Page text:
Gongylodes Group (kohlrabi, knol-kohl)

Bearing a white, green or purple, turnip-like, edible swollen stem (5-12 cm wide).These first appeared in Europe in the 15th century and are consumed as a boiled vegetable or used as livestock-feed.

Italica Group (purple sprouting, sprouting broccoli)

Bearing edible inflorescences not compacted into a single head, these cultivars became popular in northern Europe in the 18th century. They are alleged to reduce the incidence of bladder and colorectal cancers.

Tronchuda Group (Portuguese cabbage, seakale cabbage)

Low-growing annuals with spreading leaves, fleshy petioles and broad midribs.

Millennium Seed Bank: Seed storage

The Millennium Seed Bank Partnership aims to save plant life worldwide, focusing on plants under threat and those of most use in the future. Seeds are dried, packaged and stored at a sub-zero temperature in our seed bank vault.

More than 20 collections of Brassica oleracea seeds are held in Kew's Millennium Seed Bank based at Wakehurst in West Sussex.

This species at Kew

Brassica oleracea 'Kamome Red' (ornamental kale)

Brassica oleracea can usually be seen growing in the Plant Family Beds and Student Vegetable Plots at Kew.

Dried and alcohol-preserved specimens of Brassica oleracea are held in Kew's Herbarium where they are available to researchers by appointment. The details of one of these can be seen online in Kew's Herbarium Catalogue.

Specimens of Brassica oleracea seeds and seed oil, Jersey cabbage walking sticks and wool dyed with it are held in Kew's Economic Botany Collection, where they are available to researchers by appointment.

Distribution
France, Italy, Spain, United Kingdom
Ecology
Coastal; on seaside cliffs.
Conservation
Not considered to be threatened; widespread in cultivation.
Hazards

Contains glucosinolates, which can cause goitre (enlargement of the thyroid gland) if consumed in large quantities (although also thought to provide protection against cancer).

[FTEA]

Cruciferae, Bengt Jonsell (University of Stockholm). Flora of Tropical East Africa. 1982

Morphology General Habit
Annual (in warmer regions) to bi- or perennial herb.
Morphology Stem
Stem erect, often more than 1 m. high, with ascending branches, basally often woody, glabrous.
Morphology Leaves
Leaves fleshy, glabrous, glaucous; basal and lower cauline leaves petioled, lyrate-pinnatipartite with prominent whitish nerves; terminal lobe very large, up to 50 cm. long and 30 cm. broad, rounded at apex, ± cordate at base, entire, undulate, crispy or dentate; lateral lobes 1–5 pairs, small, entire or crenulate; median cauline leaves oblong to obovate, auriculate, obtuse, sinuate; upper leaves slightly clasping to auriculate, linear to oblong, entire.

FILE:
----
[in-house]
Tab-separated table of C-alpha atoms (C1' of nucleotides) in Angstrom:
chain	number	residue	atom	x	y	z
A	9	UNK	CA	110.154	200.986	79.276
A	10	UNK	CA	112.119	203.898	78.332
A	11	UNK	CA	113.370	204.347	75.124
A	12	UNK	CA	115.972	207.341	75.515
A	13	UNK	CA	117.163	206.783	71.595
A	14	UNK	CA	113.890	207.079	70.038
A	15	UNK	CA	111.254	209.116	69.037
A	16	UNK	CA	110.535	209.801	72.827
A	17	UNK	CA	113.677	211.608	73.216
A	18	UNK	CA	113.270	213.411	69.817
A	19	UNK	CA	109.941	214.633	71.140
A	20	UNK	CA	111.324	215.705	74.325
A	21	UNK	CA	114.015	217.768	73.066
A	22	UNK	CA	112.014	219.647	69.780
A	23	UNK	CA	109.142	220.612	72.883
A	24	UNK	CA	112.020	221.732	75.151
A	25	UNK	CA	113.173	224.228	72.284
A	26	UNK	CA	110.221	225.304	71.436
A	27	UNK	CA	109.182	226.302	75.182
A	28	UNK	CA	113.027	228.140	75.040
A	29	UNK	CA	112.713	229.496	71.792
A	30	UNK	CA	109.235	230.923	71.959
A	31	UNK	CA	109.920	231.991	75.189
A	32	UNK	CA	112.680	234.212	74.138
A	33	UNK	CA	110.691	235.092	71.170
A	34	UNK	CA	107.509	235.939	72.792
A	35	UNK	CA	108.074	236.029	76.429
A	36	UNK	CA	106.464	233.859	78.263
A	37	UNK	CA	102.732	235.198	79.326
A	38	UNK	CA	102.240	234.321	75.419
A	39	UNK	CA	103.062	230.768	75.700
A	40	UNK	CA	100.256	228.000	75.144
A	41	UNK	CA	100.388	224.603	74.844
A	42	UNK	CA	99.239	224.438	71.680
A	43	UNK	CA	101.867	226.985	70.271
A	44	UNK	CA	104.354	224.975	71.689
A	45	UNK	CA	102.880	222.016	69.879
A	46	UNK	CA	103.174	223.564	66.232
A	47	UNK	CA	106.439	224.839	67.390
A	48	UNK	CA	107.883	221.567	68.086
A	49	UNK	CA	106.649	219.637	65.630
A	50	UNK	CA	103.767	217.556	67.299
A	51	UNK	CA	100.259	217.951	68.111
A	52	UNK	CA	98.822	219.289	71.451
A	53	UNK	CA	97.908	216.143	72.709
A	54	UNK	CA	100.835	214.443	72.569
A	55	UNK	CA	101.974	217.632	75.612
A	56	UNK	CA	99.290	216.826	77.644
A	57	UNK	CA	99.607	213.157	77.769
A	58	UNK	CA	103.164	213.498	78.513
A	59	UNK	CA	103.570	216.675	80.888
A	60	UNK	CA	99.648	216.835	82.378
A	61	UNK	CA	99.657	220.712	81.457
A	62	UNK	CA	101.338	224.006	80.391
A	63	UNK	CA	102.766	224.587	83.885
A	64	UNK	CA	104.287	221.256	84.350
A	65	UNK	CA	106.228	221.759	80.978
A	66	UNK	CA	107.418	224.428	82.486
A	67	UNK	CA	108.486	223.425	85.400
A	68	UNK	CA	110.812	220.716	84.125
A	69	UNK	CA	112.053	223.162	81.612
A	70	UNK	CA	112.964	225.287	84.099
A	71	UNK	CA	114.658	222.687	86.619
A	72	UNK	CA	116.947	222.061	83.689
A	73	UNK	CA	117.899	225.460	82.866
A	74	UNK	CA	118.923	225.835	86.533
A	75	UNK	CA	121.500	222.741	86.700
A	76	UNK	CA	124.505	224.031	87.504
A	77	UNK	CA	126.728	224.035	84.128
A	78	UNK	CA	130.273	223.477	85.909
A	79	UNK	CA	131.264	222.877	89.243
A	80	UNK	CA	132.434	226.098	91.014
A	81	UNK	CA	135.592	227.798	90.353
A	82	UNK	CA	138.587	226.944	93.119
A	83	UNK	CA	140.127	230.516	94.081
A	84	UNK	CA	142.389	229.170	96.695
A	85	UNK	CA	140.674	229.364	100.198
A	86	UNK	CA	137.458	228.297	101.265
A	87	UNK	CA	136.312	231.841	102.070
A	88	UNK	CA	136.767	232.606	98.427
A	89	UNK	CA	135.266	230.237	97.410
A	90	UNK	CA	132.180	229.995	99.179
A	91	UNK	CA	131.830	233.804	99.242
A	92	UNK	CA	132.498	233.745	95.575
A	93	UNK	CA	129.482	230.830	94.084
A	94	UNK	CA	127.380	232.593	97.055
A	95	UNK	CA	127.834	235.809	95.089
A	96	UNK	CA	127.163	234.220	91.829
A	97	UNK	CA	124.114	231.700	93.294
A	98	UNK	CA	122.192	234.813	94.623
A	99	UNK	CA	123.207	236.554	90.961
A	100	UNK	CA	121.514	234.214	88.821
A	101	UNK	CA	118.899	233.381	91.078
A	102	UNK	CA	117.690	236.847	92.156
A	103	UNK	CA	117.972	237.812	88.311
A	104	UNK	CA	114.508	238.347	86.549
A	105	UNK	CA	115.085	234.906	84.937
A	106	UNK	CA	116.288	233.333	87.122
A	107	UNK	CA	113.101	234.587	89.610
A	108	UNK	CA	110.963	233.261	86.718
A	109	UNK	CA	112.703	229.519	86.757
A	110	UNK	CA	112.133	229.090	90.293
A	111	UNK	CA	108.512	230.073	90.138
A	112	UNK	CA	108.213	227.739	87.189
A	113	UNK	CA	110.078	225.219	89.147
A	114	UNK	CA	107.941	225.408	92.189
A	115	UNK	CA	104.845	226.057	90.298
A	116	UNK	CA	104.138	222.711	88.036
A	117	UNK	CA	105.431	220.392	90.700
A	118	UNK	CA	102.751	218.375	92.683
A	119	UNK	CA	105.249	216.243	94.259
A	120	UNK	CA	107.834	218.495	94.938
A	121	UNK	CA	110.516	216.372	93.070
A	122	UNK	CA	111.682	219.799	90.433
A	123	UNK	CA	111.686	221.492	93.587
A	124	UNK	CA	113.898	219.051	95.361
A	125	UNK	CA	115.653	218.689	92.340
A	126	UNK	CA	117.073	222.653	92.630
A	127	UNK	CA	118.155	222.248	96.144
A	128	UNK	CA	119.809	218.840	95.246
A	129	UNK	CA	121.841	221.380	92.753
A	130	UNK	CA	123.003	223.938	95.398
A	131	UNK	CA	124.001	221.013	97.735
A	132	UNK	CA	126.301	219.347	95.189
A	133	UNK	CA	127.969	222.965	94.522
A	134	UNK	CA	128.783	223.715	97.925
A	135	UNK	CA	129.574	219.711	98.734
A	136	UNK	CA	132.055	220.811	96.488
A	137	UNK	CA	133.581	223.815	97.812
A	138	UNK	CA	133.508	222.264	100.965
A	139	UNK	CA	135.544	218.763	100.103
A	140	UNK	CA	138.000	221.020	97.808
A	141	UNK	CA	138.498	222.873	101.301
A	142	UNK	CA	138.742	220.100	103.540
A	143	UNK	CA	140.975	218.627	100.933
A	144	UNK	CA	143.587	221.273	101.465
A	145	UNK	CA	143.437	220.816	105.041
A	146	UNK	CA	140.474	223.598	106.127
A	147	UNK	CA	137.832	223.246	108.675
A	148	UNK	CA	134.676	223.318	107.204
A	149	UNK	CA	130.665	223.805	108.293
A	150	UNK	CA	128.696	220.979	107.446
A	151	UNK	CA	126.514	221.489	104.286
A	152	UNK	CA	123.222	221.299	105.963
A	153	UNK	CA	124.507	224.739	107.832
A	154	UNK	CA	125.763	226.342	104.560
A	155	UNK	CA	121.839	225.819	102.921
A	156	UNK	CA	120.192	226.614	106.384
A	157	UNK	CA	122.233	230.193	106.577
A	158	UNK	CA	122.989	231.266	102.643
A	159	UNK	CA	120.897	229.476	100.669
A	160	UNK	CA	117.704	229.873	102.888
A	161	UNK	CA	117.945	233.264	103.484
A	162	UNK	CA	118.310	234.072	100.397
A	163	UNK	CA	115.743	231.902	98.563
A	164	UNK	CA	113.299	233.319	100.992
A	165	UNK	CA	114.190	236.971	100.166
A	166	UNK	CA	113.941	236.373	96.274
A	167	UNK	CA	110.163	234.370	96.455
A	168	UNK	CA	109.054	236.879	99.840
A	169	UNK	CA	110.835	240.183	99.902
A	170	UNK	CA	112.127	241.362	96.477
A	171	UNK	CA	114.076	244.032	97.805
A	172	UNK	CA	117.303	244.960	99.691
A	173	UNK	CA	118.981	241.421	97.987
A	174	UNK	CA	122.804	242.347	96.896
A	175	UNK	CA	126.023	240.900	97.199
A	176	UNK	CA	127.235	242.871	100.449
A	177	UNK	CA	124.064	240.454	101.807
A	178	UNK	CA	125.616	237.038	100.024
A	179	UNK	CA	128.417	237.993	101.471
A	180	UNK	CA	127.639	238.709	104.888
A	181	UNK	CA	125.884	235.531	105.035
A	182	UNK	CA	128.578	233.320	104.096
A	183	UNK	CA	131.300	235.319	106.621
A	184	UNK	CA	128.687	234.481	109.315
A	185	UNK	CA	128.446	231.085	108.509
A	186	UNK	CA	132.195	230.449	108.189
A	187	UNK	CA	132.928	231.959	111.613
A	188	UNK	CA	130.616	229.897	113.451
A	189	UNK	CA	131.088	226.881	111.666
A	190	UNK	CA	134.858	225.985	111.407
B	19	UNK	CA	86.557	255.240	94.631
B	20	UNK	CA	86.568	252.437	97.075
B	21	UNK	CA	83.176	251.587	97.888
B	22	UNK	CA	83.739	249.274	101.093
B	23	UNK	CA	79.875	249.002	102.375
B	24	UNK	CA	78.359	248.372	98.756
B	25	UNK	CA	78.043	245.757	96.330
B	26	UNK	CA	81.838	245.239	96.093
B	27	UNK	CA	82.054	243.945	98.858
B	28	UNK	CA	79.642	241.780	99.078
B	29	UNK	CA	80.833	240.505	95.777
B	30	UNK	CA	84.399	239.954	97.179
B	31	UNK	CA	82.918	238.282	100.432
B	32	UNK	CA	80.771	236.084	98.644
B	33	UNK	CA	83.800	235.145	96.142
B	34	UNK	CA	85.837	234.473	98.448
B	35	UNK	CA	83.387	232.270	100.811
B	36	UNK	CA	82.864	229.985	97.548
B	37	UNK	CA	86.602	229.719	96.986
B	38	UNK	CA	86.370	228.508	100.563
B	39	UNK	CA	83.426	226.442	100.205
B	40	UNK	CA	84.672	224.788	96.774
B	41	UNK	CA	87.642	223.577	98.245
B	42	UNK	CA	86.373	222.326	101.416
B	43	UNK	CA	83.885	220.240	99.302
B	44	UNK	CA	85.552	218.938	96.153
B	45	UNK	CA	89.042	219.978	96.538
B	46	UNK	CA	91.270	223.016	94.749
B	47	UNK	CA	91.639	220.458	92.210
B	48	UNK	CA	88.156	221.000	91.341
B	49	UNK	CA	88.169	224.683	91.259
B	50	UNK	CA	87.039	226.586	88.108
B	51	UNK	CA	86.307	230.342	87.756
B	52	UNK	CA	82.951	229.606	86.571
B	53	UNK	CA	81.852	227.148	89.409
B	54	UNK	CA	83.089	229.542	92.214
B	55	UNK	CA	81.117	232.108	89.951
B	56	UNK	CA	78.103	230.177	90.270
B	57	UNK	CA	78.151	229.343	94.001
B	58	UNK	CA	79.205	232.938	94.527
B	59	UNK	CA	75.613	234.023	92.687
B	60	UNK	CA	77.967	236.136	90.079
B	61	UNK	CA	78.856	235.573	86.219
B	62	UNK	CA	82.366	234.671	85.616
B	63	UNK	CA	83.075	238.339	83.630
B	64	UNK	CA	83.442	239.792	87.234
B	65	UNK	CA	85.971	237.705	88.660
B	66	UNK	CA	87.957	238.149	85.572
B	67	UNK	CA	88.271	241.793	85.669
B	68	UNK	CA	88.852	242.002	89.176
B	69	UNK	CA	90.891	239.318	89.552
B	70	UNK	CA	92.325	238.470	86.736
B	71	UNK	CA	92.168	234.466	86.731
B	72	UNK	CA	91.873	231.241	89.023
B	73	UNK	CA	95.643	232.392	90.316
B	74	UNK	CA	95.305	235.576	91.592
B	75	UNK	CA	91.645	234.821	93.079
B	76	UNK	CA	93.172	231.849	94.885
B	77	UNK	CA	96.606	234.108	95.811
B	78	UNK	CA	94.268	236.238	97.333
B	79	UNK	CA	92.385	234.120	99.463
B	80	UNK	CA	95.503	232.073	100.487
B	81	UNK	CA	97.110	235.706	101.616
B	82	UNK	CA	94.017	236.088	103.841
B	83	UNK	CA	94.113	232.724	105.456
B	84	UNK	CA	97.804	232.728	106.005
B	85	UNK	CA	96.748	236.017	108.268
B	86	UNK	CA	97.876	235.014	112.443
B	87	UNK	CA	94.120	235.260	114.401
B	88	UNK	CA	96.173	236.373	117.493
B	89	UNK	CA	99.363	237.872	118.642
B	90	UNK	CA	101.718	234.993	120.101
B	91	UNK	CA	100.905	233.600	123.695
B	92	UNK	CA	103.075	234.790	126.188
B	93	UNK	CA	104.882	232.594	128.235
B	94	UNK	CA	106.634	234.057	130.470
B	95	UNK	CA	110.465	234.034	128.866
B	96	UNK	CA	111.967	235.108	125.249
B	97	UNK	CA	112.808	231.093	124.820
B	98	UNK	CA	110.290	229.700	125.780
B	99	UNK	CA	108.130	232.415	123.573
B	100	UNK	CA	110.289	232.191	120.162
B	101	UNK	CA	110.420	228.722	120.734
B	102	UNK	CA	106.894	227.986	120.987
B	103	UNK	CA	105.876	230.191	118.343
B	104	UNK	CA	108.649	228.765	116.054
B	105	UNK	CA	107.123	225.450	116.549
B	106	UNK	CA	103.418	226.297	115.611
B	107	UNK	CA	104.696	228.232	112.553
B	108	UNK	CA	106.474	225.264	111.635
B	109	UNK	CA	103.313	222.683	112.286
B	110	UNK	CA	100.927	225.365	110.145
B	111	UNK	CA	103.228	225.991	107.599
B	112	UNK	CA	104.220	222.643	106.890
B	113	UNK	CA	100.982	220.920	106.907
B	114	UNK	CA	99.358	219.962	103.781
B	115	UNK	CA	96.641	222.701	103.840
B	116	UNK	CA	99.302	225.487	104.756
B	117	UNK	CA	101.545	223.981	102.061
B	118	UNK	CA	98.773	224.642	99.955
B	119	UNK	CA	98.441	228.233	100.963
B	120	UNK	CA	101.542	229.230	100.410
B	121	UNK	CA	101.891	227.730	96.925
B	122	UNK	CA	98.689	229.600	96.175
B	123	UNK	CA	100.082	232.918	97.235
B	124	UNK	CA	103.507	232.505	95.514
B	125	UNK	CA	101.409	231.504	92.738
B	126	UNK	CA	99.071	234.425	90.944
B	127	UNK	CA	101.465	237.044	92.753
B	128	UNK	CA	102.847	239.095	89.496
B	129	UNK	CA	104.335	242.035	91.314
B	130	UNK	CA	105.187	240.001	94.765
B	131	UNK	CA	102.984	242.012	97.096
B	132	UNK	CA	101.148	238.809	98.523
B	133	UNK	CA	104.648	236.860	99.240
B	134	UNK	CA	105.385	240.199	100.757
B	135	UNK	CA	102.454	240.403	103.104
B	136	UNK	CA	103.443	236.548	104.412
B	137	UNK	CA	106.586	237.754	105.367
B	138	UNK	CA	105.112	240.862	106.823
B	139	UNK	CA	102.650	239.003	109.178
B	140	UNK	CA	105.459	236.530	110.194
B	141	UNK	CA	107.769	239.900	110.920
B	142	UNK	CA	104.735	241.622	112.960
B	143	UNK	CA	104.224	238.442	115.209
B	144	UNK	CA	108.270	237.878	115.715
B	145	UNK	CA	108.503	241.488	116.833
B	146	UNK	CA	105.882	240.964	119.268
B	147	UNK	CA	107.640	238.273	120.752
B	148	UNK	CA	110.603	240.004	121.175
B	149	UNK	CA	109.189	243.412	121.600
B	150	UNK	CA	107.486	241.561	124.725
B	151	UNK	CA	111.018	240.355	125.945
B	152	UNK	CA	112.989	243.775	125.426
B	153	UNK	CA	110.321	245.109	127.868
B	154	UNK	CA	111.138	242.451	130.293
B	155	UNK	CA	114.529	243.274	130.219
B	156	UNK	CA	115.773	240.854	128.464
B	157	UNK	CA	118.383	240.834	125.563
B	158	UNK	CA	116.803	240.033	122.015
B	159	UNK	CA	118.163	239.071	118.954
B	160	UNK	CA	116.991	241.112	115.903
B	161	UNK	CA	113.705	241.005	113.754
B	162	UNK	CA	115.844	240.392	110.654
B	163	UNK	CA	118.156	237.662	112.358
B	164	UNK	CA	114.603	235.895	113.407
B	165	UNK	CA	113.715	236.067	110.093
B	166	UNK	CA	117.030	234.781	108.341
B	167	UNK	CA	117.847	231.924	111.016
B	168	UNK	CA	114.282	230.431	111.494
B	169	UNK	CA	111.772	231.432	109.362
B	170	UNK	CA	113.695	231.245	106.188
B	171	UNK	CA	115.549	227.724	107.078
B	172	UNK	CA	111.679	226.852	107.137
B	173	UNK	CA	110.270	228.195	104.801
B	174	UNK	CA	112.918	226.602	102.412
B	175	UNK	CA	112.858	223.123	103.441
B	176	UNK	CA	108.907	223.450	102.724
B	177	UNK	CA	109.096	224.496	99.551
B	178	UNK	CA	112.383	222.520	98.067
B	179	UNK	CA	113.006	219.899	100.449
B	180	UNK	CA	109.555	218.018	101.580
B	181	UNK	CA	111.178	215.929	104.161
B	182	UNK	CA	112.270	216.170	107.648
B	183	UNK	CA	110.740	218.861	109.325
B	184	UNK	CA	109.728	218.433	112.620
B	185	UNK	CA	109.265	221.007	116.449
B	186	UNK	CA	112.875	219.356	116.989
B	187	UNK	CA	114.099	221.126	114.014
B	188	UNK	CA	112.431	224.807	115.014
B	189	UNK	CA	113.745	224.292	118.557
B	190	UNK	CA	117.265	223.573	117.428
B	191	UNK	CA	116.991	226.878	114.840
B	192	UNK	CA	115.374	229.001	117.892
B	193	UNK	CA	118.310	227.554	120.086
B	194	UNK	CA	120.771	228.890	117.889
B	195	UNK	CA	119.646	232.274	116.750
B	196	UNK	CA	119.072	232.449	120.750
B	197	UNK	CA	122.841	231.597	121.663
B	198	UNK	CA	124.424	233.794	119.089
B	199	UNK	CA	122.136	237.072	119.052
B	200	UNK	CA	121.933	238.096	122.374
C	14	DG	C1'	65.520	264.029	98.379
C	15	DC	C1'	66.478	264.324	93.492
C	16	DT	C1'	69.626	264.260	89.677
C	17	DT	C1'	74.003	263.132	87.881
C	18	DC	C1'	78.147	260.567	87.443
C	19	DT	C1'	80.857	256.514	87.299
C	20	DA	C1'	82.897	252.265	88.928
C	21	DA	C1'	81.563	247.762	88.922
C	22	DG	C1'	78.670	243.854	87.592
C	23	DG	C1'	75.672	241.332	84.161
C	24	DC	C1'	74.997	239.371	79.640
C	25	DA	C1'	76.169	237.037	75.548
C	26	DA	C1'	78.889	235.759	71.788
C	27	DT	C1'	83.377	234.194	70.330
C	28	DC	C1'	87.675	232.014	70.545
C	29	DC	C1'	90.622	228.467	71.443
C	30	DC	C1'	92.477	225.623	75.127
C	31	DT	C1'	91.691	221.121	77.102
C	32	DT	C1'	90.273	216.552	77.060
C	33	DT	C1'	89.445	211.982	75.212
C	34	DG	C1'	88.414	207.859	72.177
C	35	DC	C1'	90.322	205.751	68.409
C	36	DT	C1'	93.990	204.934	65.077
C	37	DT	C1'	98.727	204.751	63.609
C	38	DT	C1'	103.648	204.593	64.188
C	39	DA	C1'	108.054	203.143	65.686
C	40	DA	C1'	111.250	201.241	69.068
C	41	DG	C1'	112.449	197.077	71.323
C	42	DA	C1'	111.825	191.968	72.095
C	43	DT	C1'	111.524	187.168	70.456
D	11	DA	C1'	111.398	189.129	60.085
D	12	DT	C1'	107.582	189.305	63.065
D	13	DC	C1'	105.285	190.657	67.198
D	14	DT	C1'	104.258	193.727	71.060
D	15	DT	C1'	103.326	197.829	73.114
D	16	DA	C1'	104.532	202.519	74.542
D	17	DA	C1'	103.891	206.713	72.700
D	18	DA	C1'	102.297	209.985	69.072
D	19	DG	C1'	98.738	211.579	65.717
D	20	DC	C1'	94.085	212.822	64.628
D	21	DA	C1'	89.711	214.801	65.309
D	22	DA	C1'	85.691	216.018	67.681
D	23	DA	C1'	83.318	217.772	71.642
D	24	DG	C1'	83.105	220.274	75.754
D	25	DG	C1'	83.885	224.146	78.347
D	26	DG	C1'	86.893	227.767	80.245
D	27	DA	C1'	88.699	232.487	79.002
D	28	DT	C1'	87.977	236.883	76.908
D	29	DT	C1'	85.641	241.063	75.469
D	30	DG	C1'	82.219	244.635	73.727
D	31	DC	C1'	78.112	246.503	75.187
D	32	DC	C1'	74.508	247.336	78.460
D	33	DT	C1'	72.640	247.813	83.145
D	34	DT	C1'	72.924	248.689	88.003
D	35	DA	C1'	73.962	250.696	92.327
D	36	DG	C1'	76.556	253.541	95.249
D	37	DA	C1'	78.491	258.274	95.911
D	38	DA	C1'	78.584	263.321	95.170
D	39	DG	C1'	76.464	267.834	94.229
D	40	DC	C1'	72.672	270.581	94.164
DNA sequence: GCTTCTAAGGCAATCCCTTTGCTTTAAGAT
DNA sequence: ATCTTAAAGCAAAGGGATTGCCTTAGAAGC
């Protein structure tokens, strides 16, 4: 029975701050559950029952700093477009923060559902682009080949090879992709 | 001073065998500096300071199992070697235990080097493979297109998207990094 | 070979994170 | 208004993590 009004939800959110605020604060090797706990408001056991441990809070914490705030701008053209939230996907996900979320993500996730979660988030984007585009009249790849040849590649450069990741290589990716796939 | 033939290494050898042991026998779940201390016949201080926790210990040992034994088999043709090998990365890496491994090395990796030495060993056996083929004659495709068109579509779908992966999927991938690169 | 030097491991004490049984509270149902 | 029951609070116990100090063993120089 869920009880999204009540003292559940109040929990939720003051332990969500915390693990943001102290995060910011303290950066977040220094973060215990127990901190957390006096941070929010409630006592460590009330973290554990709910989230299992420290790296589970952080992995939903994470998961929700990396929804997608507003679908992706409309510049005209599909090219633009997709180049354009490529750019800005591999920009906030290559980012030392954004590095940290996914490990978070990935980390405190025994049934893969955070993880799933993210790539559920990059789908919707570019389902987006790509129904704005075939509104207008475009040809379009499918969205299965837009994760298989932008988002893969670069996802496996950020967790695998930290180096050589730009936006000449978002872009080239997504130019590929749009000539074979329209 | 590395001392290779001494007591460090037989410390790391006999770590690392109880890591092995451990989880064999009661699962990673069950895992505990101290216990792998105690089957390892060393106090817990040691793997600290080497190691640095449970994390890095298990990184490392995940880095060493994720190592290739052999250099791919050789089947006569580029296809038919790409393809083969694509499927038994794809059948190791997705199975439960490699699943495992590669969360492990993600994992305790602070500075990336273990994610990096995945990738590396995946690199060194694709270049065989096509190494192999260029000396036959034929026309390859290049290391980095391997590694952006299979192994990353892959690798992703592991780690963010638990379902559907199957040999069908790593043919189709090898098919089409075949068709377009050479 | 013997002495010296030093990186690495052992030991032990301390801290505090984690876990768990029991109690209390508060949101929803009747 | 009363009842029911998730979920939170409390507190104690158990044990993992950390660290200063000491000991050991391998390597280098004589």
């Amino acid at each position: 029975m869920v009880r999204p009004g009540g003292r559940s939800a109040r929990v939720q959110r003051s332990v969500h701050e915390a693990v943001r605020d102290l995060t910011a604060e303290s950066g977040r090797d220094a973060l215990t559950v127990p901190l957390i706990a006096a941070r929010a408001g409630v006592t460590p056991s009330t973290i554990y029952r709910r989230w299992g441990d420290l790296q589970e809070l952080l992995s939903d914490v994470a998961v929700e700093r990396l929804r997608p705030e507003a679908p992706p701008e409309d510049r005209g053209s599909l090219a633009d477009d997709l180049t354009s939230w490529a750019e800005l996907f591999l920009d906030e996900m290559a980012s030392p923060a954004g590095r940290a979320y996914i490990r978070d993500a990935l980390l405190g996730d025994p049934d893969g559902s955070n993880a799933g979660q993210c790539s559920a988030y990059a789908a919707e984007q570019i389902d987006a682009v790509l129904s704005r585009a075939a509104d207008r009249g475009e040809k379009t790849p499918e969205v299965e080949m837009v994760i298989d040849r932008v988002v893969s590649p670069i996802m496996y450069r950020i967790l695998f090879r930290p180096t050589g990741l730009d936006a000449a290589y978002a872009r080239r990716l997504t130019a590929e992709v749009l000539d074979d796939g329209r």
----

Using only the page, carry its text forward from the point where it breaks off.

Morphology Reproductive morphology Inflorescences
Racemes paniculate soon elongating, with large flowers on up to 8 mm. long pedicels, which in fruit become up to 20 mm. long and spreading.
Morphology Reproductive morphology Flowers Calyx
Sepals oblong, erect and connivent, ± 10 mm. long.
Morphology Reproductive morphology Flowers Corolla
Petals bright yellow or white, clawed, 15–20 mm. long.
Morphology Reproductive morphology Flowers Androecium Stamens Anthers
Anthers 2.5–4 mm. long.
Morphology Reproductive morphology Flowers Gynoecium Ovary Ovules
Ovules 30–40.
Morphology Reproductive morphology Fruits
Siliquae linear, ± torulose, sometimes on a gynophore, 50–100 mm. long, ± 5 mm. broad; beak conical to filiform, 5–15 mm. long; valves with a thick midnerve.
Morphology Reproductive morphology Seeds
Seeds dark brown, globose, 1.5–2 mm. in diameter, with a distinct fine reticulum.
Habitat
Cultivated places; 800–2000 m.
Distribution
K4 K7 T3 worldwide as a cultivated plant and occasional weed

[CPLC]

Bernal, R., Gradstein, S.R. & Celis, M. (eds.). 2015. Catálogo de plantas y líquenes de Colombia. Instituto de Ciencias Naturales, Universidad Nacional de Colombia, Bogotá. http://catalogoplantasdecolombia.unal.edu.co

Distribution
Cultivada en Colombia; Alt. 0 - 2620 m.; Amazonia, Andes.
Morphology General Habit
Hierba

[UPFC]
Use Animal Food
Used as animal food.
Use Environmental
Environmental uses.
Use Gene Sources
Used as gene sources.
Use Food
Used for food.
Use Materials
Used as material.
Use Medicines
Medical uses.
Use Poisons
Poisons.

[KSP]
Use
Food, fodder, ornamental.

Native to:

France, Great Britain, Spain

Introduced into: